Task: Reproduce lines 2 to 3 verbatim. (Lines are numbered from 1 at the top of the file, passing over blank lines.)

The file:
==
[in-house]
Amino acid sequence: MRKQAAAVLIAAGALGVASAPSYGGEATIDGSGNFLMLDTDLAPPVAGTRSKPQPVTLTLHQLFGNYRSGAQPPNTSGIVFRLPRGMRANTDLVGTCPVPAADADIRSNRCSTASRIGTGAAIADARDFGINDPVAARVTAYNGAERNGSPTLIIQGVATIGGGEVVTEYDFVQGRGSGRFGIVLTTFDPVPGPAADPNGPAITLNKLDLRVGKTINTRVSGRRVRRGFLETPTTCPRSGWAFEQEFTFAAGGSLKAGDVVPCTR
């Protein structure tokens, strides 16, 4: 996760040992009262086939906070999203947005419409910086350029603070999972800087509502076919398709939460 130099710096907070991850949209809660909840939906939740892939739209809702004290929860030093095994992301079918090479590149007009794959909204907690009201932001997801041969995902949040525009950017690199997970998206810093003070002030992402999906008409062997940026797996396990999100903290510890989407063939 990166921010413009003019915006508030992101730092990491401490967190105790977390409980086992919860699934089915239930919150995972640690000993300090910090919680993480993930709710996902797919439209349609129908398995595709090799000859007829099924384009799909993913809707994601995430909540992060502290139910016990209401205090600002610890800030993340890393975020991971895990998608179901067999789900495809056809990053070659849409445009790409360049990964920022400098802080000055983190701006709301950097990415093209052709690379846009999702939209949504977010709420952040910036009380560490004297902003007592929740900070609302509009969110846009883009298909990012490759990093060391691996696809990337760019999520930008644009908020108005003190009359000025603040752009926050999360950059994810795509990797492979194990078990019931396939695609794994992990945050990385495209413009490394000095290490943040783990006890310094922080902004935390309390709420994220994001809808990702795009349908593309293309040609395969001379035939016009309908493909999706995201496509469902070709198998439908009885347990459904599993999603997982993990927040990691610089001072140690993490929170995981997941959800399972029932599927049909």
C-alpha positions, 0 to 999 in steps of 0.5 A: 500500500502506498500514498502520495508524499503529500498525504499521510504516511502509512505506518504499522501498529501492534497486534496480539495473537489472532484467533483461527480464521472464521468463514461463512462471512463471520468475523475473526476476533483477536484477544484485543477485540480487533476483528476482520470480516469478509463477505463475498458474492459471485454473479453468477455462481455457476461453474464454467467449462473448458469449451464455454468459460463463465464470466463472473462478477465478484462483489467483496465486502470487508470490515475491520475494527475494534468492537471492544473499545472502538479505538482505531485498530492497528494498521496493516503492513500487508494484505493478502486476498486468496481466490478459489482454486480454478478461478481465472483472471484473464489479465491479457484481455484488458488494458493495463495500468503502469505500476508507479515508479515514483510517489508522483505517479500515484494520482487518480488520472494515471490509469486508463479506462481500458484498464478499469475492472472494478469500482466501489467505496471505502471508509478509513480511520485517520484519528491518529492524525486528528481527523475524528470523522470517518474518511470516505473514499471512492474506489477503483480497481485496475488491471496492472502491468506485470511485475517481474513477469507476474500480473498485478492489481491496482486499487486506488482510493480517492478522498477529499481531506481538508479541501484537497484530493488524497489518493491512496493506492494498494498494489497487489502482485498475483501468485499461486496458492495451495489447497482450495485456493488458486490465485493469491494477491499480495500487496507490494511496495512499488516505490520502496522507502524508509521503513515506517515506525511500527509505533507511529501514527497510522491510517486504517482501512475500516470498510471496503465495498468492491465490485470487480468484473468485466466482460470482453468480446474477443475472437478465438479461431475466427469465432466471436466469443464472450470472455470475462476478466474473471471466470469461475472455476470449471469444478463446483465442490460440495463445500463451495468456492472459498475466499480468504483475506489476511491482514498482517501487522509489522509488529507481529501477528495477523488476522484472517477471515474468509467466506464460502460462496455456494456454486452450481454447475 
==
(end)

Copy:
Amino acid sequence: MRKQAAAVLIAAGALGVASAPSYGGEATIDGSGNFLMLDTDLAPPVAGTRSKPQPVTLTLHQLFGNYRSGAQPPNTSGIVFRLPRGMRANTDLVGTCPVPAADADIRSNRCSTASRIGTGAAIADARDFGINDPVAARVTAYNGAERNGSPTLIIQGVATIGGGEVVTEYDFVQGRGSGRFGIVLTTFDPVPGPAADPNGPAITLNKLDLRVGKTINTRVSGRRVRRGFLETPTTCPRSGWAFEQEFTFAAGGSLKAGDVVPCTR
């Protein structure tokens, strides 16, 4: 996760040992009262086939906070999203947005419409910086350029603070999972800087509502076919398709939460 130099710096907070991850949209809660909840939906939740892939739209809702004290929860030093095994992301079918090479590149007009794959909204907690009201932001997801041969995902949040525009950017690199997970998206810093003070002030992402999906008409062997940026797996396990999100903290510890989407063939 990166921010413009003019915006508030992101730092990491401490967190105790977390409980086992919860699934089915239930919150995972640690000993300090910090919680993480993930709710996902797919439209349609129908398995595709090799000859007829099924384009799909993913809707994601995430909540992060502290139910016990209401205090600002610890800030993340890393975020991971895990998608179901067999789900495809056809990053070659849409445009790409360049990964920022400098802080000055983190701006709301950097990415093209052709690379846009999702939209949504977010709420952040910036009380560490004297902003007592929740900070609302509009969110846009883009298909990012490759990093060391691996696809990337760019999520930008644009908020108005003190009359000025603040752009926050999360950059994810795509990797492979194990078990019931396939695609794994992990945050990385495209413009490394000095290490943040783990006890310094922080902004935390309390709420994220994001809808990702795009349908593309293309040609395969001379035939016009309908493909999706995201496509469902070709198998439908009885347990459904599993999603997982993990927040990691610089001072140690993490929170995981997941959800399972029932599927049909």